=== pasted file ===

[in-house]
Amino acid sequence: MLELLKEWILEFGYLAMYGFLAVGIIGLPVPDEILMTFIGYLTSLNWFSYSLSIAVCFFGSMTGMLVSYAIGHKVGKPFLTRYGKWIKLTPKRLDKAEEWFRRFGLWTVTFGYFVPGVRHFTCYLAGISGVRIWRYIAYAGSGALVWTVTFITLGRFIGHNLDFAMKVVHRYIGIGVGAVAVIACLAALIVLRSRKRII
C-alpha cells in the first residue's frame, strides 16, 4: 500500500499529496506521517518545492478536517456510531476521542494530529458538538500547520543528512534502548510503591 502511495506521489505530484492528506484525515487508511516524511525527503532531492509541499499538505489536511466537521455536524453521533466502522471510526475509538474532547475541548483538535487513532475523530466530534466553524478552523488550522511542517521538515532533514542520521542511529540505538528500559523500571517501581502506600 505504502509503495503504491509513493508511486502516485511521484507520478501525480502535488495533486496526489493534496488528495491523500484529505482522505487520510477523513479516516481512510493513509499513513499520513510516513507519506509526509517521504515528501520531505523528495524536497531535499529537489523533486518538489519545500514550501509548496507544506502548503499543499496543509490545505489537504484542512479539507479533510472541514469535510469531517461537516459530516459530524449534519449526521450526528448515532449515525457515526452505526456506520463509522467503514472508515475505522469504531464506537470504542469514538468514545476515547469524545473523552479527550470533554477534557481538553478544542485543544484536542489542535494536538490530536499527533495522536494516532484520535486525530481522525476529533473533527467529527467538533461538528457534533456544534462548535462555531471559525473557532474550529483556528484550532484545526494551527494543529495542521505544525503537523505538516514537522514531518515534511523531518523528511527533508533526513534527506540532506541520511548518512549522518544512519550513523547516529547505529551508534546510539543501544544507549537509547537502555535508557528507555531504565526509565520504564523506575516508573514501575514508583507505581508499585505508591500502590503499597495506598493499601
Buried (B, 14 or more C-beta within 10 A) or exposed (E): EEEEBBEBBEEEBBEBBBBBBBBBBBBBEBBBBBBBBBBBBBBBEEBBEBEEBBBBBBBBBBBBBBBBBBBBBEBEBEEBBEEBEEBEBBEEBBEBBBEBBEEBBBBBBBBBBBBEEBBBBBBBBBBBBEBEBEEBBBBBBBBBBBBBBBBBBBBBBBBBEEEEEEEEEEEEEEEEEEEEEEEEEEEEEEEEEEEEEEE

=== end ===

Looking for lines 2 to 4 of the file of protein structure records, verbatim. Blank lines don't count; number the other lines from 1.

Amino acid sequence: MLELLKEWILEFGYLAMYGFLAVGIIGLPVPDEILMTFIGYLTSLNWFSYSLSIAVCFFGSMTGMLVSYAIGHKVGKPFLTRYGKWIKLTPKRLDKAEEWFRRFGLWTVTFGYFVPGVRHFTCYLAGISGVRIWRYIAYAGSGALVWTVTFITLGRFIGHNLDFAMKVVHRYIGIGVGAVAVIACLAALIVLRSRKRII
C-alpha cells in the first residue's frame, strides 16, 4: 500500500499529496506521517518545492478536517456510531476521542494530529458538538500547520543528512534502548510503591 502511495506521489505530484492528506484525515487508511516524511525527503532531492509541499499538505489536511466537521455536524453521533466502522471510526475509538474532547475541548483538535487513532475523530466530534466553524478552523488550522511542517521538515532533514542520521542511529540505538528500559523500571517501581502506600 505504502509503495503504491509513493508511486502516485511521484507520478501525480502535488495533486496526489493534496488528495491523500484529505482522505487520510477523513479516516481512510493513509499513513499520513510516513507519506509526509517521504515528501520531505523528495524536497531535499529537489523533486518538489519545500514550501509548496507544506502548503499543499496543509490545505489537504484542512479539507479533510472541514469535510469531517461537516459530516459530524449534519449526521450526528448515532449515525457515526452505526456506520463509522467503514472508515475505522469504531464506537470504542469514538468514545476515547469524545473523552479527550470533554477534557481538553478544542485543544484536542489542535494536538490530536499527533495522536494516532484520535486525530481522525476529533473533527467529527467538533461538528457534533456544534462548535462555531471559525473557532474550529483556528484550532484545526494551527494543529495542521505544525503537523505538516514537522514531518515534511523531518523528511527533508533526513534527506540532506541520511548518512549522518544512519550513523547516529547505529551508534546510539543501544544507549537509547537502555535508557528507555531504565526509565520504564523506575516508573514501575514508583507505581508499585505508591500502590503499597495506598493499601
Buried (B, 14 or more C-beta within 10 A) or exposed (E): EEEEBBEBBEEEBBEBBBBBBBBBBBBBEBBBBBBBBBBBBBBBEEBBEBEEBBBBBBBBBBBBBBBBBBBBBEBEBEEBBEEBEEBEBBEEBBEBBBEBBEEBBBBBBBBBBBBEEBBBBBBBBBBBBEBEBEEBBBBBBBBBBBBBBBBBBBBBBBBBEEEEEEEEEEEEEEEEEEEEEEEEEEEEEEEEEEEEEEE